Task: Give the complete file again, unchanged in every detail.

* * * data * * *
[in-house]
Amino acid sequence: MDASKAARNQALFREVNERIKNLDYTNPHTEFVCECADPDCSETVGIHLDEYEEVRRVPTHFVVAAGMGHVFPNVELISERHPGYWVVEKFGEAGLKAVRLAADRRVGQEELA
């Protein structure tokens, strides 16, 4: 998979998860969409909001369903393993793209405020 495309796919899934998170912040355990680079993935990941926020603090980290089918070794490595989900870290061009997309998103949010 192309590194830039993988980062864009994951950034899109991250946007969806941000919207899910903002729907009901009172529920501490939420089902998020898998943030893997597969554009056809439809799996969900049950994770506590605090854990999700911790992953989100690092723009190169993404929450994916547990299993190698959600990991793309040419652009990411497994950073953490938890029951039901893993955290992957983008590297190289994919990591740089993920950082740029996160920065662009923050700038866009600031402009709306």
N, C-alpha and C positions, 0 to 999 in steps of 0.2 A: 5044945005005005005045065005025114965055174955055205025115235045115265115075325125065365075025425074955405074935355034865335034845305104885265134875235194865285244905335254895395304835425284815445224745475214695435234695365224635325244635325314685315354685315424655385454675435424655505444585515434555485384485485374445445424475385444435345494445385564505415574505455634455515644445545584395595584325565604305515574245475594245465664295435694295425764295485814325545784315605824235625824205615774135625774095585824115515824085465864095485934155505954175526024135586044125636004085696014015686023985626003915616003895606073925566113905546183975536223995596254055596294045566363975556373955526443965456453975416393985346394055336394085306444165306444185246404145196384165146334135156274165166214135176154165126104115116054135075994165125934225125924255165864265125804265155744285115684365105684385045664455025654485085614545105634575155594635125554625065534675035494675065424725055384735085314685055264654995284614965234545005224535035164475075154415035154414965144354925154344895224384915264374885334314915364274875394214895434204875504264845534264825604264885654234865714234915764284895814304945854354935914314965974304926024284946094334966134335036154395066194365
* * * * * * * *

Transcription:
[in-house]
Amino acid sequence: MDASKAARNQALFREVNERIKNLDYTNPHTEFVCECADPDCSETVGIHLDEYEEVRRVPTHFVVAAGMGHVFPNVELISERHPGYWVVEKFGEAGLKAVRLAADRRVGQEELA
């Protein structure tokens, strides 16, 4: 998979998860969409909001369903393993793209405020 495309796919899934998170912040355990680079993935990941926020603090980290089918070794490595989900870290061009997309998103949010 192309590194830039993988980062864009994951950034899109991250946007969806941000919207899910903002729907009901009172529920501490939420089902998020898998943030893997597969554009056809439809799996969900049950994770506590605090854990999700911790992953989100690092723009190169993404929450994916547990299993190698959600990991793309040419652009990411497994950073953490938890029951039901893993955290992957983008590297190289994919990591740089993920950082740029996160920065662009923050700038866009600031402009709306």
N, C-alpha and C positions, 0 to 999 in steps of 0.2 A: 5044945005005005005045065005025114965055174955055205025115235045115265115075325125065365075025425074955405074935355034865335034845305104885265134875235194865285244905335254895395304835425284815445224745475214695435234695365224635325244635325314685315354685315424655385454675435424655505444585515434555485384485485374445445424475385444435345494445385564505415574505455634455515644445545584395595584325565604305515574245475594245465664295435694295425764295485814325545784315605824235625824205615774135625774095585824115515824085465864095485934155505954175526024135586044125636004085696014015686023985626003915616003895606073925566113905546183975536223995596254055596294045566363975556373955526443965456453975416393985346394055336394085306444165306444185246404145196384165146334135156274165166214135176154165126104115116054135075994165125934225125924255165864265125804265155744285115684365105684385045664455025654485085614545105634575155594635125554625065534675035494675065424725055384735085314685055264654995284614965234545005224535035164475075154415035154414965144354925154344895224384915264374885334314915364274875394214895434204875504264845534264825604264885654234865714234915764284895814304945854354935914314965974304926024284946094334966134335036154395066194365